Munich schools wheel out 7500 mobile UV-C units to combat coronavirus (UPDATED)

Jan. 26, 2022
After a number of small scale UV-C deployments, Signify finally announces one in the thousands. Is the tide turning? Is mobile the way to go?

Back in the early days of the pandemic, Signify strikingly wasted no time ramping up disinfection lighting aimed at zapping the coronavirus in offices, homes, schools, and the like. But in the nearly two years that have followed, its announcements of large-scale deployments have been lacking.

While the company has disclosed ultraviolet C-band (UV-C) installations in stores, stadium locker rooms, and elsewhere, those examples have tended to be one-off and small in nature. The company had not publicly revealed any projects entailing thousands of units. 

But that has now changed, as Signify has disclosed that the city of Munich has enlisted the use of 7500 mobile UV-C boxes in schools, where personnel are wheeling the units around classrooms to help keep the air clean of the SARS-CoV-2 virus that causes COVID-19. The mobile units from Signify rely on mercury-vapor lamps rather than UV-C LEDs.

Of course, Signify, like most companies, doesn’t announce every single sale. Far from it. It’s possible that it has other UV-C projects similar in scope to Munich. 

So LEDs Magazine asked Signify if the Munich example is the company’s largest to date.

“It is the largest mobile unit project to date, both in Germany as well as globally,” a spokesperson replied via email.

We are awaiting a follow-up answer as to whether it is the largest of any description, including ceiling fixtures.

The previous biggest project that we recall was an installation of 280 Signify UV-C ceiling luminaires across the dm chain of drugstores in Slovakia.

Many other projects have numbered in the dozens of units. For example, an Amsterdam theater installed 75 upper air UV-C luminaires last summer, while another Dutch theater, in Someren, installed 20. An Edeka supermarket in Hamburg installed 31 upper-airdisinfecting luminaires. The PSV Eindhoven soccer team deployed 15 in a locker room.

In Munich, Signify is providing approximately 7500 of its Philips UVCA200 wheeled air disinfection units across the school system. The first 50 went to a school called Elementary school at Helmholtzstraße in September, which is spreading them around 12 rooms.

Delivery of the others has been continuing and “will wrap up shortly,” the spokesperson told LEDs. Signify declined to state how much it charged Munich for the products. 

“In Germany, we were able to secure a bigger contract faster because there was government funding available to promote the use of air purification devices,” the spokesperson told LEDs.

It is not clear how many schools in total will use the devices.

“Especially during the flu season, continuous ventilation and disinfection in the classrooms is important,” said Munich school director Manuela Kirschenmann. “With the mobile units, a practical and effective solution has been found to help keep the air free of germs and viruses without restricting teaching.”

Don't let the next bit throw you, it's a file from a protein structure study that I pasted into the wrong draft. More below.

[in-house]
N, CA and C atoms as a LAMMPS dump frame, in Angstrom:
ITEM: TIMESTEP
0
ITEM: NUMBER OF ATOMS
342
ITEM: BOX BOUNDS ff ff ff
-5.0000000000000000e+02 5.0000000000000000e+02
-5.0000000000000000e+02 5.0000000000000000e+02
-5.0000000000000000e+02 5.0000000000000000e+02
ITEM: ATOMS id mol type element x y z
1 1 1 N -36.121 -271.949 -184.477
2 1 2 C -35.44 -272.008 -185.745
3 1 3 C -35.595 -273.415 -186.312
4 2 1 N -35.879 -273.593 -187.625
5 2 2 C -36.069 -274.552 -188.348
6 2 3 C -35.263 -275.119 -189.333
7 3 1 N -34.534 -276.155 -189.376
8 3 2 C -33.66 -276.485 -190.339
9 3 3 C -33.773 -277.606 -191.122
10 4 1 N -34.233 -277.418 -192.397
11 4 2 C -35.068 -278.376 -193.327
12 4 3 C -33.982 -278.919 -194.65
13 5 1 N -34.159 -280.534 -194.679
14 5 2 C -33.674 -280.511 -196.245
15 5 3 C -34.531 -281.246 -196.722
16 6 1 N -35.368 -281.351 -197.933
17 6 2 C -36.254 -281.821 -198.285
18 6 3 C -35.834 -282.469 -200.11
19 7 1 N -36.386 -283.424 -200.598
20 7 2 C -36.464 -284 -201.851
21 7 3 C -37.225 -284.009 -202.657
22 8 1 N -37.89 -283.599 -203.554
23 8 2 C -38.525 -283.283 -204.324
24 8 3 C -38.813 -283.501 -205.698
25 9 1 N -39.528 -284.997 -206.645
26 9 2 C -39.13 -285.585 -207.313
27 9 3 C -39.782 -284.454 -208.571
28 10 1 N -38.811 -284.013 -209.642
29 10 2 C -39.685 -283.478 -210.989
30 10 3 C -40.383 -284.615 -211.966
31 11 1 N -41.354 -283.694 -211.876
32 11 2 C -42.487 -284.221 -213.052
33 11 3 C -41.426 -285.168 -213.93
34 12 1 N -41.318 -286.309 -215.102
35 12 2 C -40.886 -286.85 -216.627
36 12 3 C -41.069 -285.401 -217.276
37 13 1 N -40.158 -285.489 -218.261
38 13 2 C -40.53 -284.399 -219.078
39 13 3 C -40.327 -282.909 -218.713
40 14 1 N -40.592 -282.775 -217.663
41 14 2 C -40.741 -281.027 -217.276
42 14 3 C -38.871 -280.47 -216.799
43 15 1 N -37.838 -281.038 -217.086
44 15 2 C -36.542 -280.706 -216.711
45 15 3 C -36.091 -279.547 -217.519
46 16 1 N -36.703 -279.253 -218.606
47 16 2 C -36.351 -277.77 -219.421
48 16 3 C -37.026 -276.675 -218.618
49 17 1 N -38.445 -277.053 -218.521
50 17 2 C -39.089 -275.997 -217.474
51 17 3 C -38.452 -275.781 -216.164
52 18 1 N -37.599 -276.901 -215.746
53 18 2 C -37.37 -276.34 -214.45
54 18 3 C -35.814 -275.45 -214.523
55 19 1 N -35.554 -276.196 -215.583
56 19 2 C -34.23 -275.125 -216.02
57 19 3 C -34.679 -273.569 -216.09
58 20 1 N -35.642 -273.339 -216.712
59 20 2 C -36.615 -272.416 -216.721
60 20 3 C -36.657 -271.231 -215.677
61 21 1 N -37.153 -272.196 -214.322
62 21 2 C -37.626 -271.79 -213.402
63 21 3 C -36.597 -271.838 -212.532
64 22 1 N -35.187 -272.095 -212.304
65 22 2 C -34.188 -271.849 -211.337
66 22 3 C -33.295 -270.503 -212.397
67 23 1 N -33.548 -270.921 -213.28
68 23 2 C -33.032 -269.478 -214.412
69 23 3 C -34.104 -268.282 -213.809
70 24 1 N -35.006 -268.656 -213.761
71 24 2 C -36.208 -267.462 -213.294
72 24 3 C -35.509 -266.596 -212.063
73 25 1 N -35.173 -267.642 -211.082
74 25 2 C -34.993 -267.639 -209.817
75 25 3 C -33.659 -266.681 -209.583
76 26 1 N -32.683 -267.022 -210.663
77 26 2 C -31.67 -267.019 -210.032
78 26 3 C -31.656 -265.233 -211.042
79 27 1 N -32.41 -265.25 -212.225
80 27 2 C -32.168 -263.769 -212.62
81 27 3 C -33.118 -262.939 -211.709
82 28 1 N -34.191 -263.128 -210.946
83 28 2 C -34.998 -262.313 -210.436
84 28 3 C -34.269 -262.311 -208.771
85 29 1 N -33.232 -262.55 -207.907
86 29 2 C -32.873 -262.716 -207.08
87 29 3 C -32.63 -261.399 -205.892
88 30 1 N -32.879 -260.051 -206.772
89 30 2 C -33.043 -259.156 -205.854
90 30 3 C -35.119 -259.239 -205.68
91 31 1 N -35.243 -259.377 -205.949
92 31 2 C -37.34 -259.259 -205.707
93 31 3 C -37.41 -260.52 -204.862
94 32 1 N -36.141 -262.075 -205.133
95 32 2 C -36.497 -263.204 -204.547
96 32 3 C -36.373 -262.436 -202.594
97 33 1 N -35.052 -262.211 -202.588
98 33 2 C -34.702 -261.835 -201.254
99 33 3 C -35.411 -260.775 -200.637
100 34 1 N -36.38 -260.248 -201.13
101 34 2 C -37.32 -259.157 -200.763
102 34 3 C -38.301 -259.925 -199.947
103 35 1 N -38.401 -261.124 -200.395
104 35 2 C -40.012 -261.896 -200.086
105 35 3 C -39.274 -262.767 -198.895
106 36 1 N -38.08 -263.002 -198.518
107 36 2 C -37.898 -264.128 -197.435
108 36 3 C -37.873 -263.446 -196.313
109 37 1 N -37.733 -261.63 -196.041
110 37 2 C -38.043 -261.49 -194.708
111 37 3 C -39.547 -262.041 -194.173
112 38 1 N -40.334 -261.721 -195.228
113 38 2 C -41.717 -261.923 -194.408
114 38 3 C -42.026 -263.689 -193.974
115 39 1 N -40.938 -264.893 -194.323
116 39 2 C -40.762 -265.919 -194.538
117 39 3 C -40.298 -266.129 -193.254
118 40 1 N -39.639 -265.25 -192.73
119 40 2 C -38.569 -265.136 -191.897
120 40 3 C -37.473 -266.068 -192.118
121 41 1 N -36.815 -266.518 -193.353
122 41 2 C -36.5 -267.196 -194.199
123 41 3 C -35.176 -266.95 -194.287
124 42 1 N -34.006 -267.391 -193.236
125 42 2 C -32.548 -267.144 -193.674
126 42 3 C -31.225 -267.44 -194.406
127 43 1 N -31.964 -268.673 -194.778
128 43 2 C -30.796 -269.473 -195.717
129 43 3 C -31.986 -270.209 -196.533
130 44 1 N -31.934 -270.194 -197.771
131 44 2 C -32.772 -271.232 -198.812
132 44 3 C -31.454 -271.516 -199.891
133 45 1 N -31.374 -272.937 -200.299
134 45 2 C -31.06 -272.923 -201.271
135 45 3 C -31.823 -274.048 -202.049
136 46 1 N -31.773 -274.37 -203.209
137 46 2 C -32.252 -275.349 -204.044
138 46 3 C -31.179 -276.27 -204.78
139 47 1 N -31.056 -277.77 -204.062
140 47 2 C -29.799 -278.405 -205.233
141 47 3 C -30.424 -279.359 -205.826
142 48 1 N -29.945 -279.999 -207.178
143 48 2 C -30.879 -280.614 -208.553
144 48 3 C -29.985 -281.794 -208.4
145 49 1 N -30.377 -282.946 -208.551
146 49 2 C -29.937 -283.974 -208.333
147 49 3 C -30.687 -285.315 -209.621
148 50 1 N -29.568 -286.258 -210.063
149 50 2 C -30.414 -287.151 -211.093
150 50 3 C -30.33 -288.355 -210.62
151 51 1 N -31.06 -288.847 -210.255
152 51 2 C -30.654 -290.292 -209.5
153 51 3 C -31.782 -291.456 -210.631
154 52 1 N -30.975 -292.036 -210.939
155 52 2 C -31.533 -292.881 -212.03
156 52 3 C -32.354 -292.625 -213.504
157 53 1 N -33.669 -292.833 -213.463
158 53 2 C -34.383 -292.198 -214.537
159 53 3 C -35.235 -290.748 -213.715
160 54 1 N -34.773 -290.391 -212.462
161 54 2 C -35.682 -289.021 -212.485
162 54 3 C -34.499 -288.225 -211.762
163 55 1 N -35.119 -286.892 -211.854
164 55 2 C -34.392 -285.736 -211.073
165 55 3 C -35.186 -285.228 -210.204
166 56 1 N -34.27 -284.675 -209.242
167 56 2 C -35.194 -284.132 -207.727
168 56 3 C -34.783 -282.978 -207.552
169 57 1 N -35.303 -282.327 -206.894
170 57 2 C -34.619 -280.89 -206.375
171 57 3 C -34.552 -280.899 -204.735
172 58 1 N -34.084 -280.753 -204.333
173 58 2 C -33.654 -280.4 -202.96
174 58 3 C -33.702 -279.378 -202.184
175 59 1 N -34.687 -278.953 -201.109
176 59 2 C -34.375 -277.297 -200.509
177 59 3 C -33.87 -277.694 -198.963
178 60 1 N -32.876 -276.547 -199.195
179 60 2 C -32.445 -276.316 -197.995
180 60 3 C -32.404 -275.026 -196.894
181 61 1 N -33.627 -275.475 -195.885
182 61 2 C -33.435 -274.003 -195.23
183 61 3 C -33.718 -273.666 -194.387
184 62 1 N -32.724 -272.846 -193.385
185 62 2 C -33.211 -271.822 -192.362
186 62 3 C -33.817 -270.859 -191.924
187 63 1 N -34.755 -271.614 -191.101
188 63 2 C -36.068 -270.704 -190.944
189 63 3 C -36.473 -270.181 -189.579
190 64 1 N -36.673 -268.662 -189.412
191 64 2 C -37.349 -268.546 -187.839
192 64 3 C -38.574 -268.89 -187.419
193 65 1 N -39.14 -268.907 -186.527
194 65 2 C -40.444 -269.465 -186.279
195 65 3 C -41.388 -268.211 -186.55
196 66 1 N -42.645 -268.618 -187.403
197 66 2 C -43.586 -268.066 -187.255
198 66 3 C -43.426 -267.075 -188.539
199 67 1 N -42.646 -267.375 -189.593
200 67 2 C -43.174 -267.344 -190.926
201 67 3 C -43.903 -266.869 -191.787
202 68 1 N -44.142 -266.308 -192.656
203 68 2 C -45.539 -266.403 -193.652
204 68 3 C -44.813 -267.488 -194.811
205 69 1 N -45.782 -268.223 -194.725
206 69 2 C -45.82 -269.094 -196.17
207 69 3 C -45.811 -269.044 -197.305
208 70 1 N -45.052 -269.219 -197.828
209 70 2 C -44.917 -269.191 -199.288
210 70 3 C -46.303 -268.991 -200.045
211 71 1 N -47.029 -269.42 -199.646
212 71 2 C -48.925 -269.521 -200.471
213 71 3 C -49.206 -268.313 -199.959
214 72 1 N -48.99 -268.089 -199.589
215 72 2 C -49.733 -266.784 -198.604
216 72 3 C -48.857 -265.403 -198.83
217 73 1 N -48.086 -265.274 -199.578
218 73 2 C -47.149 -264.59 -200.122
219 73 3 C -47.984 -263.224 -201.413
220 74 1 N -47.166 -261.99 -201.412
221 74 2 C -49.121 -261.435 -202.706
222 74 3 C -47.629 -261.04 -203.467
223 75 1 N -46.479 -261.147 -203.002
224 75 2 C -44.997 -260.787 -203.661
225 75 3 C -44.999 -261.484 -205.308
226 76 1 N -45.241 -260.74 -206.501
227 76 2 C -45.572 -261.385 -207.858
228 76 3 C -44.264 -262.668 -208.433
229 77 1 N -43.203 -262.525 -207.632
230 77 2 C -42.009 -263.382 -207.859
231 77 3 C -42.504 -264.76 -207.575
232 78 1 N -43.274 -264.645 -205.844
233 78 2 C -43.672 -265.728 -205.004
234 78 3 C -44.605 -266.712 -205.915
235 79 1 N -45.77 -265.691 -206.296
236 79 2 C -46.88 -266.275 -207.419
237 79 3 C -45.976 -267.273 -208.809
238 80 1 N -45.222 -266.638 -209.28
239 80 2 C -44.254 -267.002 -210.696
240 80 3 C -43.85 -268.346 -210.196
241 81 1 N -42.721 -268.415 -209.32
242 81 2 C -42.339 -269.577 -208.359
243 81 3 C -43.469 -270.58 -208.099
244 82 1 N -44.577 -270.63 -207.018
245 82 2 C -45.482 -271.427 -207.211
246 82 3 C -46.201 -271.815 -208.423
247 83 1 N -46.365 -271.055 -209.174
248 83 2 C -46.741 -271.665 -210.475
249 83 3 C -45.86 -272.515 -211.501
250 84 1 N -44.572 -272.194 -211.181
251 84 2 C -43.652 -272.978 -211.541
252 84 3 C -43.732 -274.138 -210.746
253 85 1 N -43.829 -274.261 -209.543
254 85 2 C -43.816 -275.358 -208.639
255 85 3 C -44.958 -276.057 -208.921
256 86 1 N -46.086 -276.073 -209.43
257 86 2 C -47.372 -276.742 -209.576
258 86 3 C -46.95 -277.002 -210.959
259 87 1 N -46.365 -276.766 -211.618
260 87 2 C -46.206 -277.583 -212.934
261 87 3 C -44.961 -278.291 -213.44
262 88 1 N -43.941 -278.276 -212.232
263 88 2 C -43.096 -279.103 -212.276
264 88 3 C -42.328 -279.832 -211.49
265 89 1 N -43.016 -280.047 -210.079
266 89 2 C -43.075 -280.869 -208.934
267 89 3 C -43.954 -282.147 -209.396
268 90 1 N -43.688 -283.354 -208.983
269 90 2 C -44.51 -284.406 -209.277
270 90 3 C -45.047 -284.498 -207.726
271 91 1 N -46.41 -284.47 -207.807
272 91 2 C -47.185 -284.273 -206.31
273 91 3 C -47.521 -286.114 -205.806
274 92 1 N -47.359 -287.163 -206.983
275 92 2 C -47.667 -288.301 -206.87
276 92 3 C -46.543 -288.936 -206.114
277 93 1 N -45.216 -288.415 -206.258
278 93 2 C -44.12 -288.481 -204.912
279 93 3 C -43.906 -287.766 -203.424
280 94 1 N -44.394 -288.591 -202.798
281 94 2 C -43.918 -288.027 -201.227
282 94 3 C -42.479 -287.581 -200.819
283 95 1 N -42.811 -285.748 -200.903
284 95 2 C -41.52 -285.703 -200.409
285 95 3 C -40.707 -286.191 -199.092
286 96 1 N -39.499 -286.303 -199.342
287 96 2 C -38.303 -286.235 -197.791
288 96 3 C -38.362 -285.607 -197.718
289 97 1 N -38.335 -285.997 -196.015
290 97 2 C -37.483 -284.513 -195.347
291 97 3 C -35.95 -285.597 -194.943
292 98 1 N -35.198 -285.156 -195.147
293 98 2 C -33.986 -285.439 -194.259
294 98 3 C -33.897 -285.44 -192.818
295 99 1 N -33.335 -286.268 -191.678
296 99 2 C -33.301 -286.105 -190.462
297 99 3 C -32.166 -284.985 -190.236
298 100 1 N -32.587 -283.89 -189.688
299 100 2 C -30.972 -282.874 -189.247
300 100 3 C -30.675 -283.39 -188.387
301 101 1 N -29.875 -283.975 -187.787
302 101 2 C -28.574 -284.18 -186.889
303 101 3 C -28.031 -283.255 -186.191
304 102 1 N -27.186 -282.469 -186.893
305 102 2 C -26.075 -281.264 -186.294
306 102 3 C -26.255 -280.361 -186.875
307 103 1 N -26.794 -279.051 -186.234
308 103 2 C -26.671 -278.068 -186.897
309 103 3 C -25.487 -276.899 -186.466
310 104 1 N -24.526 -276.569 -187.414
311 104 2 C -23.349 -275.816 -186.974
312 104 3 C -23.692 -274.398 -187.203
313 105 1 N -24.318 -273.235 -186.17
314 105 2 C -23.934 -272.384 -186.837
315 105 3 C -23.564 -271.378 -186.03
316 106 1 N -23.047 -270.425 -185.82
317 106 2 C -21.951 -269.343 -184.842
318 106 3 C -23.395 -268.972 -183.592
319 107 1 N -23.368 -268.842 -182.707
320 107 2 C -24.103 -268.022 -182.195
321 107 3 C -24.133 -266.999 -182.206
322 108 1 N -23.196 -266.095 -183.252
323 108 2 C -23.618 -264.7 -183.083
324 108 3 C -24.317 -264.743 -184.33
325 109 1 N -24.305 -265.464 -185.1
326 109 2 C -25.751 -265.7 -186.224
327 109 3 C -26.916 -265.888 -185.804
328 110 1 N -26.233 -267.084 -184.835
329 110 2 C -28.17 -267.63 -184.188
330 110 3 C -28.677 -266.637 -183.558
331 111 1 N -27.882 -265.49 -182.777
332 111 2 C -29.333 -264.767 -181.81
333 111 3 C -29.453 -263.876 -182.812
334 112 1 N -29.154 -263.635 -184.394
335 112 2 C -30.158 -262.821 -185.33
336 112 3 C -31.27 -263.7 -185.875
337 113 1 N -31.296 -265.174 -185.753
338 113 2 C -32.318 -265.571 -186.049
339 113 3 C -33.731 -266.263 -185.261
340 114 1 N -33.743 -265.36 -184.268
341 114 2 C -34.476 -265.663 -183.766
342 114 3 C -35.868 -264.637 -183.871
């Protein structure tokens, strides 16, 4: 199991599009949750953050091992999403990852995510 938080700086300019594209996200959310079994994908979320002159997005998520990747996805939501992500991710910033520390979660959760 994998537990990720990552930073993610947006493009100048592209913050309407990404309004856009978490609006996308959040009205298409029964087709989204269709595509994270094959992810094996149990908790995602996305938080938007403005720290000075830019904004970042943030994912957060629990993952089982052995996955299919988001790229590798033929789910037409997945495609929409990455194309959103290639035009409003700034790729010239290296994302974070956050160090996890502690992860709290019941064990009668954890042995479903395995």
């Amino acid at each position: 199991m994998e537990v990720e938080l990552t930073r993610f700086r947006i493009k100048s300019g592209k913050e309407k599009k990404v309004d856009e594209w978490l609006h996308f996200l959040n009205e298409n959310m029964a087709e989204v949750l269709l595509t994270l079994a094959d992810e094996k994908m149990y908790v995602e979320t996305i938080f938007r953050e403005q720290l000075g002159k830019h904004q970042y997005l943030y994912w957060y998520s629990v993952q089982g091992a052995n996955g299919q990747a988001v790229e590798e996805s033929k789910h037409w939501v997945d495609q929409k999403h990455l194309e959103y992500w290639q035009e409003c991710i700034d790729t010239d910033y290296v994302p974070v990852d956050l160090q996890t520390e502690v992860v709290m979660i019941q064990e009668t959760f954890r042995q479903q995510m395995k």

Soon after the world went into lockdown in the early months of 2020, Signify CEO Eric Rondolat signaled the company’s intentions to vigorously pursue UV-C products to combat the virus

Within two months after that declaration, the company published a study by Boston University validating the effectiveness of Signify’s 254-nm mercury-vapor UV-C lamp at deactivating SARS-CoV-2, at certain doses. About a week after that, Signify announced it would develop a line of 12 different luminaires, boxes, and chambers designed to target the virus in the air, on surfaces, and on objects.

Signify has indeed now developed those and is planning more. 

But despite the company’s ability to quickly escalate UV-C product offerings, market uptake appears to have dragged along below expectations.

Rondolat has over the last year twice described sales as a matter of an “education” for end users, first last February and then reiterating it last October, when he also revealed that the company was rejigging its approach to the UV-C market by emphasizing finished goods over OEM products. Last April, he referred to the UV-C business as “a marathon, not a sprint”.

It is possible that mobile units, which completely enclose UV-C emission — UV-C radiation is hazardous to humans if exposed — are now proving more appealing than ceiling luminaires, which require installation, and which are not completely enclosed, although they safely point UV-C upwards.

Signify is scheduled to post its fourth-quarter and year-end financial results this Friday, when more details on its UV-C efforts could emerge.

MARK HALPER is a contributing editor for LEDs Magazine, and an energy, technology, and business journalist ([email protected]).

*Updated Jan. 28, 2022 for clarification of mercury-vapor technology.

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About the Author

Mark Halper | Contributing Editor, LEDs Magazine, and Business/Energy/Technology Journalist

Mark Halper is a freelance business, technology, and science journalist who covers everything from media moguls to subatomic particles. Halper has written from locations around the world for TIME Magazine, Fortune, Forbes, the New York Times, the Financial Times, the Guardian, CBS, Wired, and many others. A US citizen living in Britain, he cut his journalism teeth cutting and pasting copy for an English-language daily newspaper in Mexico City. Halper has a BA in history from Cornell University.